National Shooting Sports Foundation Upset Over Grand Teton National Park's Suggestion That Lead Ammunition Is Health Threat
As proof that any gun-related issue is too hot for the National Park Service, a suggestion by Grand Teton National Park officials that lead ammunition used by hunters could pose a health threat is being condemned by the National Shooting Sports Foundation.
The problem as park officials see it is that lead ammo can lead to wildlife poisoning when predators and scavengers come across discarded game, and even to human poisoning through bullet fragments that wind up in packaged game meat, a scenario which the park says has been documented. As a result of these situations, officials from the park and the National Elk Refuge issued a release in which they encouraged "hunters currently using lead ammunition to make a voluntary switch to non-lead ammunition during the 2009 elk and bison seasons" on refuge and park lands.
Lead is an environmental toxin well known for its capability to directly impact wildlife. Recently, more attention has been directed to lead poisoning of animals that consume carcasses shot with lead bullets from center fire rifles, such as those commonly used in big-game hunting. Studies by Craighead Beringia South, a local non-profit research institute based in Kelly, Wyoming, reveal that during the fall hunting season, lead levels spike in the blood of ravens and eagles in the Jackson Hole valley. These and other studies have shown that fragmented bullets often stay in the discarded remains of wild game and subsequently enter the food chain as they are consumed by other animals. Lead poisoning can result when wildlife species ingest the toxic material.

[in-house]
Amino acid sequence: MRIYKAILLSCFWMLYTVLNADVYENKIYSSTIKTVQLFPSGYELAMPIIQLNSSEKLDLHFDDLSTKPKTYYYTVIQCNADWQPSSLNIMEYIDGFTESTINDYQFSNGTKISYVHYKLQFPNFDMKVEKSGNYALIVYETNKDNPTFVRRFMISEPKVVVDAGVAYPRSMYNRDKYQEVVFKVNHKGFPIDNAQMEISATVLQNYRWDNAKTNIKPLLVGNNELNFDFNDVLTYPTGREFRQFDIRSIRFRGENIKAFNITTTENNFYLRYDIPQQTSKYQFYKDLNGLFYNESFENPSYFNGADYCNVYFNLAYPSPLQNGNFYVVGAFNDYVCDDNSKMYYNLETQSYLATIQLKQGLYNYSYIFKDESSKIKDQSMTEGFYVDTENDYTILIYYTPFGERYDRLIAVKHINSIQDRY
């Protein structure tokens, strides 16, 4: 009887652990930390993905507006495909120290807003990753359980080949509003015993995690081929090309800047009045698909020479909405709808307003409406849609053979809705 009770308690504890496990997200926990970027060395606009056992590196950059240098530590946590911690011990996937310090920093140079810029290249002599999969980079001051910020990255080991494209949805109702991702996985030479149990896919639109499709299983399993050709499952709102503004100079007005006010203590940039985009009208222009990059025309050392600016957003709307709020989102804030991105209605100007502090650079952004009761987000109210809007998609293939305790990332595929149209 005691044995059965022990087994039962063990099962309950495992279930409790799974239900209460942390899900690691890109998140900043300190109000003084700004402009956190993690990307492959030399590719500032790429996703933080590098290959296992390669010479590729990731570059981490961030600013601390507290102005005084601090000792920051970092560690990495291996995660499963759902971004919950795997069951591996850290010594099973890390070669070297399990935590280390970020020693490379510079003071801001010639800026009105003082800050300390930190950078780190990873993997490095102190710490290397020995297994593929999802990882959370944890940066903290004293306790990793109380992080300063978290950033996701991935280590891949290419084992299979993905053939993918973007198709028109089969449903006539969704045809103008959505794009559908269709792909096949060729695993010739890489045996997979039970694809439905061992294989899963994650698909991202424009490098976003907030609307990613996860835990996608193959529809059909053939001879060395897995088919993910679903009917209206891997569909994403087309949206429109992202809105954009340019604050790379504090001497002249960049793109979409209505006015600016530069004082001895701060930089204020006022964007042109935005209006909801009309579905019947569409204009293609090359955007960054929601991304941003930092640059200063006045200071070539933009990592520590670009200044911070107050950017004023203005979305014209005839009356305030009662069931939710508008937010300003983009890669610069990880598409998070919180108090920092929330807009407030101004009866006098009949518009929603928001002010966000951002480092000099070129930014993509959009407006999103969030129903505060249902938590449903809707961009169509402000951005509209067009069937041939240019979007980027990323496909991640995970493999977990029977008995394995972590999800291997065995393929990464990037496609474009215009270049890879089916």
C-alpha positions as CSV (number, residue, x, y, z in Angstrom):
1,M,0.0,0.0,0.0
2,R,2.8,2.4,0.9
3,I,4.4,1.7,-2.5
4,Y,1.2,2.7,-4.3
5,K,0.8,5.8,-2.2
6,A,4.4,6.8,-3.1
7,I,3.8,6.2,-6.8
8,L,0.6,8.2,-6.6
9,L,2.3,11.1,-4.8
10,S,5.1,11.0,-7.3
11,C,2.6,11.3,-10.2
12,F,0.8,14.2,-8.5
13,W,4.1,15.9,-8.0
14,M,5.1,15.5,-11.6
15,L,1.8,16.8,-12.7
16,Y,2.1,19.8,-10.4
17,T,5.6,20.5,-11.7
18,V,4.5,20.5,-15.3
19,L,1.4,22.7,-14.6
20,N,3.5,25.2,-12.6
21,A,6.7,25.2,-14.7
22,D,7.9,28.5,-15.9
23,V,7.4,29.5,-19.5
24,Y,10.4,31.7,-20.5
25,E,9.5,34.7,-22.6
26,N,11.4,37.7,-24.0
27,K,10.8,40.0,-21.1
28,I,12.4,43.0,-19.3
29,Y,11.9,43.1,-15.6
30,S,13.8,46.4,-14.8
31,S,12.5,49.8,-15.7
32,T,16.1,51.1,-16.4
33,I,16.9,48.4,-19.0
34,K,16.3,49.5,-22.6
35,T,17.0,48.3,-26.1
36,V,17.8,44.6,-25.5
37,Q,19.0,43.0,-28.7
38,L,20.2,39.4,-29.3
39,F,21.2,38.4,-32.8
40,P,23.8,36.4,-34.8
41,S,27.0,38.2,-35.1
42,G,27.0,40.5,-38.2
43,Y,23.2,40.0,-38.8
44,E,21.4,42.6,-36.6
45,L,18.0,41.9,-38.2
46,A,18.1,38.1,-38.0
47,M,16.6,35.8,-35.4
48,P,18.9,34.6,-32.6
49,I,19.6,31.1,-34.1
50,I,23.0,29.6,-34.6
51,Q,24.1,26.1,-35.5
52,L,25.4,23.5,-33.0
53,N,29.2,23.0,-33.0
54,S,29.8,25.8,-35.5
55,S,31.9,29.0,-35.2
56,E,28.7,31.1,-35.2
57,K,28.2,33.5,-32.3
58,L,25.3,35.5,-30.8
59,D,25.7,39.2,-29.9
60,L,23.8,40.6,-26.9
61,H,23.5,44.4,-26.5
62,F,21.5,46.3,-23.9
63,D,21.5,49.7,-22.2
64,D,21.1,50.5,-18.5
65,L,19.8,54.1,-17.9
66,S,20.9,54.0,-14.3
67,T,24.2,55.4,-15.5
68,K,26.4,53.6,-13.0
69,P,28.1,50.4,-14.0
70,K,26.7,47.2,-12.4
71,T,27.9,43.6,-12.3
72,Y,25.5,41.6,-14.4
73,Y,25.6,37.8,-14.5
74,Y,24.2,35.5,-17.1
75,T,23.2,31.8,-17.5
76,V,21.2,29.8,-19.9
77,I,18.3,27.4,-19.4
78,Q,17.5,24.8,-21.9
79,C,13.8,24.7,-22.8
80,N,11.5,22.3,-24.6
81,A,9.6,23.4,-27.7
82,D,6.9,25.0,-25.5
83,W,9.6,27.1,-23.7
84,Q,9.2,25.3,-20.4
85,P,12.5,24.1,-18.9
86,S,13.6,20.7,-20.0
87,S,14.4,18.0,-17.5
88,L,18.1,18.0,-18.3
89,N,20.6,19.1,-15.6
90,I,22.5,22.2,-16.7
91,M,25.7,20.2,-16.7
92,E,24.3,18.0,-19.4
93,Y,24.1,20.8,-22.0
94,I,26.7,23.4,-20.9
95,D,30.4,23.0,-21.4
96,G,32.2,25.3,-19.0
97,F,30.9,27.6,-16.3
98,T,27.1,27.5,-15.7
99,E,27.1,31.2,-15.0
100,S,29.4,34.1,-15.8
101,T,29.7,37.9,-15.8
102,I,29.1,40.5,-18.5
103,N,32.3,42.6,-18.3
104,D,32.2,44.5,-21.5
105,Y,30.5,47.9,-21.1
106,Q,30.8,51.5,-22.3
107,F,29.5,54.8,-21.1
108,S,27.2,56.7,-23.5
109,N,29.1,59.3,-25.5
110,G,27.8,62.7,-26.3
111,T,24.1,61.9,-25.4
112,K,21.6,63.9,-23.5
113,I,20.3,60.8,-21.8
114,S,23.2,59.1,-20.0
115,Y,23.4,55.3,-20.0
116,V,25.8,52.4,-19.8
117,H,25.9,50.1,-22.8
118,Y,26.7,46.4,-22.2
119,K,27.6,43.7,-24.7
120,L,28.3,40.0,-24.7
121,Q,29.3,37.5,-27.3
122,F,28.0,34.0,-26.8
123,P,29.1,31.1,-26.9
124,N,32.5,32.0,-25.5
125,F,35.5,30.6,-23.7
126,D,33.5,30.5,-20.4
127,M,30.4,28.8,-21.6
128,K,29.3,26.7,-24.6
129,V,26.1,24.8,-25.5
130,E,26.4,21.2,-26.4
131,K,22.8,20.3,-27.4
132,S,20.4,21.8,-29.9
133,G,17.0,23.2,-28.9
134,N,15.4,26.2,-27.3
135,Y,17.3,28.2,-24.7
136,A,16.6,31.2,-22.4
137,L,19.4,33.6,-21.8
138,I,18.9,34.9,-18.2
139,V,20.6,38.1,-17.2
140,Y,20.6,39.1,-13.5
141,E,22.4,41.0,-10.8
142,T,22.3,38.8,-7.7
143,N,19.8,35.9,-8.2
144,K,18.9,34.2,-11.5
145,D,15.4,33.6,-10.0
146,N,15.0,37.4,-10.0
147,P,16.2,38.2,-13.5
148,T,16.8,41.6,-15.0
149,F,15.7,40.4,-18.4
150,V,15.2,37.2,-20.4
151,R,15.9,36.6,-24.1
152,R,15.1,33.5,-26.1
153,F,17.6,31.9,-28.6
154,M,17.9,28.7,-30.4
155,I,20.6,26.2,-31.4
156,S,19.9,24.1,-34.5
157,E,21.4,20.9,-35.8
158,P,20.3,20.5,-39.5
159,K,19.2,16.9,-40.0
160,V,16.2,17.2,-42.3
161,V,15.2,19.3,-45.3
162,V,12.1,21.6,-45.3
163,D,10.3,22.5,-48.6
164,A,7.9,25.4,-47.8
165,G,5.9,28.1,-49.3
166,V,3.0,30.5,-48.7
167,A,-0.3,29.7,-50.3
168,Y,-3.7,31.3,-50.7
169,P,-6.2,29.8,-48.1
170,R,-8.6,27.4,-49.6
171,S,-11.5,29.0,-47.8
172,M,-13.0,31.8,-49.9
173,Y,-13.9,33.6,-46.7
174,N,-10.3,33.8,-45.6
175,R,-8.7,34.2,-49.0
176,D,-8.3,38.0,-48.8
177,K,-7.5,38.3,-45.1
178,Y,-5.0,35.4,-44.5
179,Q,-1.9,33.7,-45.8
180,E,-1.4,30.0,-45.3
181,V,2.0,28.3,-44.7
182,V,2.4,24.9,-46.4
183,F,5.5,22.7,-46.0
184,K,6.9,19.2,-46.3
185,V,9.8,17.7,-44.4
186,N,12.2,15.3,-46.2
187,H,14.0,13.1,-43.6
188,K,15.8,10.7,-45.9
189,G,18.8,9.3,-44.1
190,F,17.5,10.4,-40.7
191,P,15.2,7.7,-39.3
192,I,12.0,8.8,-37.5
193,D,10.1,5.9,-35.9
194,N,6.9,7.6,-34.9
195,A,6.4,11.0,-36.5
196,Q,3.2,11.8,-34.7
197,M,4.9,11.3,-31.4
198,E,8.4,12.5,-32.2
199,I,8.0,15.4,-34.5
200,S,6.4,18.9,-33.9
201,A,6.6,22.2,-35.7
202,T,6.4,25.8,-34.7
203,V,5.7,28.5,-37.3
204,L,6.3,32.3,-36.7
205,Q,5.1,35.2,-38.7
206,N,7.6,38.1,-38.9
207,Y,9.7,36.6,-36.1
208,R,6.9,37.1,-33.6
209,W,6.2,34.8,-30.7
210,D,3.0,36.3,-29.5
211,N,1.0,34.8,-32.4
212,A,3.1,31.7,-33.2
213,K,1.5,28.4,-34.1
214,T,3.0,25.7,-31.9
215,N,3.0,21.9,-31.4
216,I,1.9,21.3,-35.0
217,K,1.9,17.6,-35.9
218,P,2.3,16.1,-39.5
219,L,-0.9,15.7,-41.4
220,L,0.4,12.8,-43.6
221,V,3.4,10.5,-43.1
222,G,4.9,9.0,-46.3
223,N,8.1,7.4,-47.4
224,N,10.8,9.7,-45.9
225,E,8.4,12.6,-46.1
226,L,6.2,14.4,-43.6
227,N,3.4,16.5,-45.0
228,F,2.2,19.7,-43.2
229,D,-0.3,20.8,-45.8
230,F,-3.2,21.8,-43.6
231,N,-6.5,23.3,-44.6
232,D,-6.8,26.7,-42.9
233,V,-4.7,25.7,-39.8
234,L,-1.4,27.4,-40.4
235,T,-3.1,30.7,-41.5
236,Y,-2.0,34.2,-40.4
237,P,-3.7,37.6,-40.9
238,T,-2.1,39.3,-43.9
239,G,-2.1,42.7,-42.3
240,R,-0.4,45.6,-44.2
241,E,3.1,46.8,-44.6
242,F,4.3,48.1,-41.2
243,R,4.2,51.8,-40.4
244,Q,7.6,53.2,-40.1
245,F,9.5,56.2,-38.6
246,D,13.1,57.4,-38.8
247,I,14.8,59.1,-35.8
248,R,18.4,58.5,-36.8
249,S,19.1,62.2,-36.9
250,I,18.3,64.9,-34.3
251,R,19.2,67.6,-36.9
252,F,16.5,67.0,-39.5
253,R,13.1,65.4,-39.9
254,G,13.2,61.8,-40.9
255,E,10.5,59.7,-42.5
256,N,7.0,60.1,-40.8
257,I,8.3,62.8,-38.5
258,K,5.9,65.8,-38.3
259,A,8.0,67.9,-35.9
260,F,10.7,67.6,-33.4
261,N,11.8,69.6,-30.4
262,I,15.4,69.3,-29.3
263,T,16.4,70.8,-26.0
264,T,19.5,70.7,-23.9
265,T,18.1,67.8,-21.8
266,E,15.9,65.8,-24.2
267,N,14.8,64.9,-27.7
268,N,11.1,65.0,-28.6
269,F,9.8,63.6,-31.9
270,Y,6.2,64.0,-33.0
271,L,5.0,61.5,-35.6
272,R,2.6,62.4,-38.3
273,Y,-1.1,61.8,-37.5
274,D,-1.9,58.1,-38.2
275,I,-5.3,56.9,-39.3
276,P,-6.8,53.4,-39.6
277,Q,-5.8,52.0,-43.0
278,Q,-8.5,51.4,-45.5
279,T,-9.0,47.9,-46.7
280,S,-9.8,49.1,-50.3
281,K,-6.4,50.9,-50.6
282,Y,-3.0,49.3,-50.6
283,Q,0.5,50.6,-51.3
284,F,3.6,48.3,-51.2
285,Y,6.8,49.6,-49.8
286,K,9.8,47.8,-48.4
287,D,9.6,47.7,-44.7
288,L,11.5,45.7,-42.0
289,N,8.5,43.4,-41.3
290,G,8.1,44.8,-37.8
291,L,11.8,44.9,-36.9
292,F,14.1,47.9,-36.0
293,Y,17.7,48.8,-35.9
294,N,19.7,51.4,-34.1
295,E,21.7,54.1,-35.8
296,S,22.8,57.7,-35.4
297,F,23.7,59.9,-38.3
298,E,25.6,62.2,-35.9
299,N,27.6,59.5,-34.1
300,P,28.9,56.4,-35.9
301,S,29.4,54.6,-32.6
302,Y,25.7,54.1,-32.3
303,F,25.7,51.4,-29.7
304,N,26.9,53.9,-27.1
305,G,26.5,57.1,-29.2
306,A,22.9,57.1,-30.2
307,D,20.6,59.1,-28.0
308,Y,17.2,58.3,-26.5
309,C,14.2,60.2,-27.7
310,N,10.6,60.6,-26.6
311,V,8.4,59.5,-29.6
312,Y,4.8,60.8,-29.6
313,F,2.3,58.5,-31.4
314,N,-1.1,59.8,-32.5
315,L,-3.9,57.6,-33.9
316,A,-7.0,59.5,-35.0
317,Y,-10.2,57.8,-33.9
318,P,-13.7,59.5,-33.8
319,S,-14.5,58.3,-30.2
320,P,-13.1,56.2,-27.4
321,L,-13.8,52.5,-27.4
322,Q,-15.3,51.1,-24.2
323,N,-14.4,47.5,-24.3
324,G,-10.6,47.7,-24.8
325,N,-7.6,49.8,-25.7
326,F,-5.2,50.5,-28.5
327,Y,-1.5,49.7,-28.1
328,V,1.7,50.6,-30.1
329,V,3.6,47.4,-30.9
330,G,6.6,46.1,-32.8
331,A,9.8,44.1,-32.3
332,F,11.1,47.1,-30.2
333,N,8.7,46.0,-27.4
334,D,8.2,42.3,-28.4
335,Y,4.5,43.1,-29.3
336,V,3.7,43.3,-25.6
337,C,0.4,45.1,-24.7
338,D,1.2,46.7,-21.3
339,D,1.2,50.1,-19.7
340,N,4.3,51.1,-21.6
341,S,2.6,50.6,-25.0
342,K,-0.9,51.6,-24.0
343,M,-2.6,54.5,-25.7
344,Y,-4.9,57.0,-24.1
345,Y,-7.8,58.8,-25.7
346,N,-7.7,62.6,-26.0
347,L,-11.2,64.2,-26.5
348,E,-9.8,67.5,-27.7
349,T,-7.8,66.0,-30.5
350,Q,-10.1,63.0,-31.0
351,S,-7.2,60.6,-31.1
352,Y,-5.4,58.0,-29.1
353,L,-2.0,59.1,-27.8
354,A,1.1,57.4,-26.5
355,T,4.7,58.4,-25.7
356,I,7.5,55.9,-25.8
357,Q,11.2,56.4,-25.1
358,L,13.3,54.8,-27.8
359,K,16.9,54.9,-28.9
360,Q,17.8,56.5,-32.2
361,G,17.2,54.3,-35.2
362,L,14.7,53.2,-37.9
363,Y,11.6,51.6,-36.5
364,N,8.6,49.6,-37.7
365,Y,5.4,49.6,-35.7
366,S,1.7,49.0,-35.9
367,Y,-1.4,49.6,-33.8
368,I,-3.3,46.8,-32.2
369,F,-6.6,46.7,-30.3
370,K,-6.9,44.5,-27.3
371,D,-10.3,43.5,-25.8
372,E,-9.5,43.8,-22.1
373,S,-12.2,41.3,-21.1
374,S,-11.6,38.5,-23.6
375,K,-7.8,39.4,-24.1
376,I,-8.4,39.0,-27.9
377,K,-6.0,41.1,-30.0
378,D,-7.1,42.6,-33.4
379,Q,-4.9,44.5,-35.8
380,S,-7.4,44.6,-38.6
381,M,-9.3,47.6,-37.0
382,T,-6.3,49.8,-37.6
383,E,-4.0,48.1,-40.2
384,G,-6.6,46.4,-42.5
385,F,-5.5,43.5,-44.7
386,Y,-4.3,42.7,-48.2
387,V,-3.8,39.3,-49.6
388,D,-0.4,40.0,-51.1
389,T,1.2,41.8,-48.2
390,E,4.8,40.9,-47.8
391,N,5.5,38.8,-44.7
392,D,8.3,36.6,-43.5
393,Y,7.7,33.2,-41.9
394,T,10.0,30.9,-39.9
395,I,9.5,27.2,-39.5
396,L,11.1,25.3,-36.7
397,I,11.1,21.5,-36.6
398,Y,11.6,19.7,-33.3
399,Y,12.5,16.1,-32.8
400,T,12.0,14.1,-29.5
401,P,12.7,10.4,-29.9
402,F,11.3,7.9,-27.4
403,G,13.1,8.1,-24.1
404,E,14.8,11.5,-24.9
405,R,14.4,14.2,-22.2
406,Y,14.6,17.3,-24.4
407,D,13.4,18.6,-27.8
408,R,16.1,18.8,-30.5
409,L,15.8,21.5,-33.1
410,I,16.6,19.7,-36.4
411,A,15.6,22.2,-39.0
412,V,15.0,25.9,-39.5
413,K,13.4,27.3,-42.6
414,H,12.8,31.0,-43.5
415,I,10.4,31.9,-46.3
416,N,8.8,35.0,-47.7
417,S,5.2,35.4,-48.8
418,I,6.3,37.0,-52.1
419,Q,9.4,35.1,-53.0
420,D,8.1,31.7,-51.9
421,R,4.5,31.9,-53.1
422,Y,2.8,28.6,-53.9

Recent documentation of lead bullet fragments found in packaged game meat has also raised concerns that this may serve as a potential source of lead contamination in humans. One of the goals of the voluntary non-lead ammunition program is to raise awareness about the potential risks of lead ammunition so hunters can make informed decisions when selecting hunting ammunition.